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About Life Fantastic - the Royal Institution 2013 Christmas Lectures

About Life Fantastic - the Royal Institution 2013 Christmas Lectures

This year's London Royal Institution 2013 Christmas Lecturer is Alison Woollard from Oxford, who will provide three lectures on:

1) Where Do I Come From?

Your life stems from a single cell. Yet within the trillion of cells that make up your body lies a fundamental conundrum. Each cell contains identical DNA, yet muscle cells are very different from skin cells; blood cells are very different from brain cells. How does each of your cells ‘know’ exactly what to do? And when? And where?

2) Am I a Mutant?

As we understand more about mutations it could help us devise new treatments for genetic conditions. But are we prepared to genetically engineer humans?

3) Can I Live Forever?

How do cells know when to die? What controls the ageing process and could we ever halt it? Developmental biology and genetics give us new insights into how cells work and what happens when genes switch on and off.

Those wishing to understand how CLL develops via mutations and how chemotherapy and the new small molecule drugs function by targeting specific pathways in hopefully just cancerous B-Lymphocytes, may find these lectures will provide a helpful background.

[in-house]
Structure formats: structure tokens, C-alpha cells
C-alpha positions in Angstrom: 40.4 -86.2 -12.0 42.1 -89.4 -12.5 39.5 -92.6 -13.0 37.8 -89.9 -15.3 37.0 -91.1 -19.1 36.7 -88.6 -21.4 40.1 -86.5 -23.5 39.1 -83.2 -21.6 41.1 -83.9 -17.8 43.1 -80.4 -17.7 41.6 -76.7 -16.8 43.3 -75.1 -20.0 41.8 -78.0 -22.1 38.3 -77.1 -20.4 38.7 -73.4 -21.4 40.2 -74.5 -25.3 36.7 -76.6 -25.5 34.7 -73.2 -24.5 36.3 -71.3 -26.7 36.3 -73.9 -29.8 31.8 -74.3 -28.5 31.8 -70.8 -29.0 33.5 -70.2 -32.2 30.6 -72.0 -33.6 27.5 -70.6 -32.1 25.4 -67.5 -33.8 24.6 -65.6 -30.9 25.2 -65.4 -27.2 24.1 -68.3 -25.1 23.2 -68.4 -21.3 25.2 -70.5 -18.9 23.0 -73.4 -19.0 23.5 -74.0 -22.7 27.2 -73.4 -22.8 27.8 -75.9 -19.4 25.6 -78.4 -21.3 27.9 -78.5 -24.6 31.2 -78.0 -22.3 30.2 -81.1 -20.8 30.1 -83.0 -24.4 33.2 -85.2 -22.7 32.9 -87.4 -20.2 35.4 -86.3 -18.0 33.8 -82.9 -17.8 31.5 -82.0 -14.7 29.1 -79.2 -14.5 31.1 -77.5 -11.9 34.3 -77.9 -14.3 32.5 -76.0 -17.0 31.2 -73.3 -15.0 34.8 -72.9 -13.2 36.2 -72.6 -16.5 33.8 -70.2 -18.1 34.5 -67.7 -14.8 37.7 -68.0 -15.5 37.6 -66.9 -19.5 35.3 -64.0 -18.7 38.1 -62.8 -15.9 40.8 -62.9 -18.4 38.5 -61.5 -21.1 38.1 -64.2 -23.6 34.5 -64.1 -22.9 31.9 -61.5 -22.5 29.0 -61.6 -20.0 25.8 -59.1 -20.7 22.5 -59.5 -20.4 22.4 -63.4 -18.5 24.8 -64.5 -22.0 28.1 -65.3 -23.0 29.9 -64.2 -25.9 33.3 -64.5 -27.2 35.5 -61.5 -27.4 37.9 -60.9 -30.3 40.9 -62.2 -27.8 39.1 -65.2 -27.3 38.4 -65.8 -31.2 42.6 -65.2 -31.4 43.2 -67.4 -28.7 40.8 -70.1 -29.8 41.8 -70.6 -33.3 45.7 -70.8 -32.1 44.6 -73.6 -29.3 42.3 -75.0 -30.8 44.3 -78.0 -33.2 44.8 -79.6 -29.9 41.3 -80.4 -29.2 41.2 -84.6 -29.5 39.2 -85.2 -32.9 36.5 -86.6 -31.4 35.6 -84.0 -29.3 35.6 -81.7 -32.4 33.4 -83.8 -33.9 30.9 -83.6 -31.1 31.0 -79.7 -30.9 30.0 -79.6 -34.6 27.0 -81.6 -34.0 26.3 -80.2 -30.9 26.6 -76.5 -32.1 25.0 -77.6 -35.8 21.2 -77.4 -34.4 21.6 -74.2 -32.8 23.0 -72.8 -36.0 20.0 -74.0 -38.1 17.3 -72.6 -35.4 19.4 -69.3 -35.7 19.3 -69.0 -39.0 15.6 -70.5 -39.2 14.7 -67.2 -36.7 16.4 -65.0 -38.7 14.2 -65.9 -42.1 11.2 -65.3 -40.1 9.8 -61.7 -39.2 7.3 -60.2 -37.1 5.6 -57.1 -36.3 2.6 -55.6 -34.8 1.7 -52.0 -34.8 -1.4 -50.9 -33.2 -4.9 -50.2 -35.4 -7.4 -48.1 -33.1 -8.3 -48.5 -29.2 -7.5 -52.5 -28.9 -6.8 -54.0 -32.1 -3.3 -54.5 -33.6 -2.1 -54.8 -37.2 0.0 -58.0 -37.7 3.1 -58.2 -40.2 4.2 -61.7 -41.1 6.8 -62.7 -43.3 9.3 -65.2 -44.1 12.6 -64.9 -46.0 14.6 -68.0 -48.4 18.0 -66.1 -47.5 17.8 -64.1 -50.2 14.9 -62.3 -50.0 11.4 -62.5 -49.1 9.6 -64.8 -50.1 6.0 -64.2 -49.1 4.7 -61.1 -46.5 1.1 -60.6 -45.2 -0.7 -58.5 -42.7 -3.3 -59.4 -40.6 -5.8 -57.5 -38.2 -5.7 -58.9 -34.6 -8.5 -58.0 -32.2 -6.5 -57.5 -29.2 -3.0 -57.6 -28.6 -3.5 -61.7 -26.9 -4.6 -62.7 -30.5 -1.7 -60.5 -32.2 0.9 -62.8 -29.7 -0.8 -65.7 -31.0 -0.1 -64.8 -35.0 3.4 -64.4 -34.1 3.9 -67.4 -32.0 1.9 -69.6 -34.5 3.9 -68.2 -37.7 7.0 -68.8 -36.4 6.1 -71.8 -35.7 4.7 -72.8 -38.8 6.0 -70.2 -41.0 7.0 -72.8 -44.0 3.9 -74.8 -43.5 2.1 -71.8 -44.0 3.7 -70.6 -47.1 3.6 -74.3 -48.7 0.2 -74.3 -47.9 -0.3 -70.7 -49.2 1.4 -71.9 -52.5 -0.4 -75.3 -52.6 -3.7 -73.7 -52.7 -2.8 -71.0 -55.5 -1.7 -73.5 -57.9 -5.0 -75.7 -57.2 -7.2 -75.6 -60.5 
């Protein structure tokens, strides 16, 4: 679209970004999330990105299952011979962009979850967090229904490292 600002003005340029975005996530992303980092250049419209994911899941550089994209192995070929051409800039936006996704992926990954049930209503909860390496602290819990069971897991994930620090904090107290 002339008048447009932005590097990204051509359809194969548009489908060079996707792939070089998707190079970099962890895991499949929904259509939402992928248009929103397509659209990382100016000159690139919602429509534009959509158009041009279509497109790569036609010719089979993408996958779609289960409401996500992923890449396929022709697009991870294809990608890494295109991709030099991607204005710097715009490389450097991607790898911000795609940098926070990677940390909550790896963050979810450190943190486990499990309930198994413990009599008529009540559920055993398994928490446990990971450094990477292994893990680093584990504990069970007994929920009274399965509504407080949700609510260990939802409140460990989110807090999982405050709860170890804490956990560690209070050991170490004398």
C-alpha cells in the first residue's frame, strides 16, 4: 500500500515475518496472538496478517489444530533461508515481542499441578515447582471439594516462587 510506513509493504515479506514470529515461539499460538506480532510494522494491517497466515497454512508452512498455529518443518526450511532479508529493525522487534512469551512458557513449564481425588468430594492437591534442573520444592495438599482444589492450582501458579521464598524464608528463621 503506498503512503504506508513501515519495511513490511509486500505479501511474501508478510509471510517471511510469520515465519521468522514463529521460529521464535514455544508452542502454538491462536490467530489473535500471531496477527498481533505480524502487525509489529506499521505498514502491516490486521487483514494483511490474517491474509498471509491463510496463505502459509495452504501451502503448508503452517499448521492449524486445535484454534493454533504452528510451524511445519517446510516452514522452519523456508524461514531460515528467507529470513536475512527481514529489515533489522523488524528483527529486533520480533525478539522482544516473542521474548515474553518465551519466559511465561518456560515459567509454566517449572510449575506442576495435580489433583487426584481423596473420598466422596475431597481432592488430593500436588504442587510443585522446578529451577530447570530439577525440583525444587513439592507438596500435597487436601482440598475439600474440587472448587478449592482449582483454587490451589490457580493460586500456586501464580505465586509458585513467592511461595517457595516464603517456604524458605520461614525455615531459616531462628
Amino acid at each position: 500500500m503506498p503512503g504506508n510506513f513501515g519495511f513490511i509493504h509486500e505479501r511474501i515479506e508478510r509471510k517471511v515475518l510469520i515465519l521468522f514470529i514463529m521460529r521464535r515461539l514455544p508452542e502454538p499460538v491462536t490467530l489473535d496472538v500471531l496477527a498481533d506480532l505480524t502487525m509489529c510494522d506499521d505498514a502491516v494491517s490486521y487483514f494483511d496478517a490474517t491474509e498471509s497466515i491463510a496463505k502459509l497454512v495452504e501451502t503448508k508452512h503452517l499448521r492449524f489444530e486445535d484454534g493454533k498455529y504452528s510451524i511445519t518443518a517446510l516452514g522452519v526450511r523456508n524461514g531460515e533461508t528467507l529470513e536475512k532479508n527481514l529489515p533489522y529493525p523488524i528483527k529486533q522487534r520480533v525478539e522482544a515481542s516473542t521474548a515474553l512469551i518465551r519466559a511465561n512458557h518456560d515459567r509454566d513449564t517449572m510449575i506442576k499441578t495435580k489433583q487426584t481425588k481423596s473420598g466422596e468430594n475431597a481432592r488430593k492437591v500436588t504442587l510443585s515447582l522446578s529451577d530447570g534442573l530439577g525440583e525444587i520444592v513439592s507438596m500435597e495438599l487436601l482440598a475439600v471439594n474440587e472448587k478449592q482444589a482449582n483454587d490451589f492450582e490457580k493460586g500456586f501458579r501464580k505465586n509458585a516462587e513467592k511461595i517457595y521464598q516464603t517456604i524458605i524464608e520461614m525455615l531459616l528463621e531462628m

Life Fantastic will be broadcast on BBC Four at 8pm on 28, 29 and 30 December.

After appearing on BBC iPlayer, the full series will be available to watch for free on the Ri Channel in January 2014.

More detail on the lectures:

Transcript of Alison Woollard's interview by Robyn Williams, the presenter of Australia's Science Show on Radio National; Australian Broadcasting Corporation (ABC):

This will give you some additional background on what will be covered in the lectures.

Podcast and Audio download of the above interview are available here:


A recent sunset seen through eucalyptus tree branches, with a couple of the distinctive Norfolk Island Pines, which are popular around here, in the background.

2 Replies

Always worth watching but this one should be very interesting for us - thanks for highlighting


Sounds interesting! Pines planted for sailing ships?


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